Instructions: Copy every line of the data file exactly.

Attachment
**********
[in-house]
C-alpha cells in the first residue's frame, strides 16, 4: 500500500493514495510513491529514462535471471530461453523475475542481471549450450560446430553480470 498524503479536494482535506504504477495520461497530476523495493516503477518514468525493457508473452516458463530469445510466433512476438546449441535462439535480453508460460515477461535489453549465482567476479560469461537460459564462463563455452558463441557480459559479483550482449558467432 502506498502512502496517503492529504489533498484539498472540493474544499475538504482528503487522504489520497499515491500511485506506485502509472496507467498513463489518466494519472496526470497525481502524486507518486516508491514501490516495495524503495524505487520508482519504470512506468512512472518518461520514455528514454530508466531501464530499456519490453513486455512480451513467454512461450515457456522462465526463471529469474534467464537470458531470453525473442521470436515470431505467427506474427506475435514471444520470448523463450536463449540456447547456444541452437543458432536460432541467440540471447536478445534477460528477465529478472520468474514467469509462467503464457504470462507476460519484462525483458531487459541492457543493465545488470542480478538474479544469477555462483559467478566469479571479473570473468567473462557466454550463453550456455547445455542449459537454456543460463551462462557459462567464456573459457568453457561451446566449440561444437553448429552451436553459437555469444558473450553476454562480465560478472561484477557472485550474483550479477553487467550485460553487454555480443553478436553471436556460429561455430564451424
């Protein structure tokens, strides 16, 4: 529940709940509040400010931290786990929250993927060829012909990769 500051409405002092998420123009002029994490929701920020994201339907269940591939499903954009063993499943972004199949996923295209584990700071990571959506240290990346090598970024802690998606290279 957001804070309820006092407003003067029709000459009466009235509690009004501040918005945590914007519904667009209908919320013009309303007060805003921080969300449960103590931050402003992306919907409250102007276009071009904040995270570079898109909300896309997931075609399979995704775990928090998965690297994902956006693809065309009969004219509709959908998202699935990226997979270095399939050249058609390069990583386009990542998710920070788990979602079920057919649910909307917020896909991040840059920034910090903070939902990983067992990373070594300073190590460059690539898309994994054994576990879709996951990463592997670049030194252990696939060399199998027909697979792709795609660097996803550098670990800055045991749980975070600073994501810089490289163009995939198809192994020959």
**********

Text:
[in-house]
C-alpha cells in the first residue's frame, strides 16, 4: 500500500493514495510513491529514462535471471530461453523475475542481471549450450560446430553480470 498524503479536494482535506504504477495520461497530476523495493516503477518514468525493457508473452516458463530469445510466433512476438546449441535462439535480453508460460515477461535489453549465482567476479560469461537460459564462463563455452558463441557480459559479483550482449558467432 502506498502512502496517503492529504489533498484539498472540493474544499475538504482528503487522504489520497499515491500511485506506485502509472496507467498513463489518466494519472496526470497525481502524486507518486516508491514501490516495495524503495524505487520508482519504470512506468512512472518518461520514455528514454530508466531501464530499456519490453513486455512480451513467454512461450515457456522462465526463471529469474534467464537470458531470453525473442521470436515470431505467427506474427506475435514471444520470448523463450536463449540456447547456444541452437543458432536460432541467440540471447536478445534477460528477465529478472520468474514467469509462467503464457504470462507476460519484462525483458531487459541492457543493465545488470542480478538474479544469477555462483559467478566469479571479473570473468567473462557466454550463453550456455547445455542449459537454456543460463551462462557459462567464456573459457568453457561451446566449440561444437553448429552451436553459437555469444558473450553476454562480465560478472561484477557472485550474483550479477553487467550485460553487454555480443553478436553471436556460429561455430564451424
């Protein structure tokens, strides 16, 4: 529940709940509040400010931290786990929250993927060829012909990769 500051409405002092998420123009002029994490929701920020994201339907269940591939499903954009063993499943972004199949996923295209584990700071990571959506240290990346090598970024802690998606290279 957001804070309820006092407003003067029709000459009466009235509690009004501040918005945590914007519904667009209908919320013009309303007060805003921080969300449960103590931050402003992306919907409250102007276009071009904040995270570079898109909300896309997931075609399979995704775990928090998965690297994902956006693809065309009969004219509709959908998202699935990226997979270095399939050249058609390069990583386009990542998710920070788990979602079920057919649910909307917020896909991040840059920034910090903070939902990983067992990373070594300073190590460059690539898309994994054994576990879709996951990463592997670049030194252990696939060399199998027909697979792709795609660097996803550098670990800055045991749980975070600073994501810089490289163009995939198809192994020959």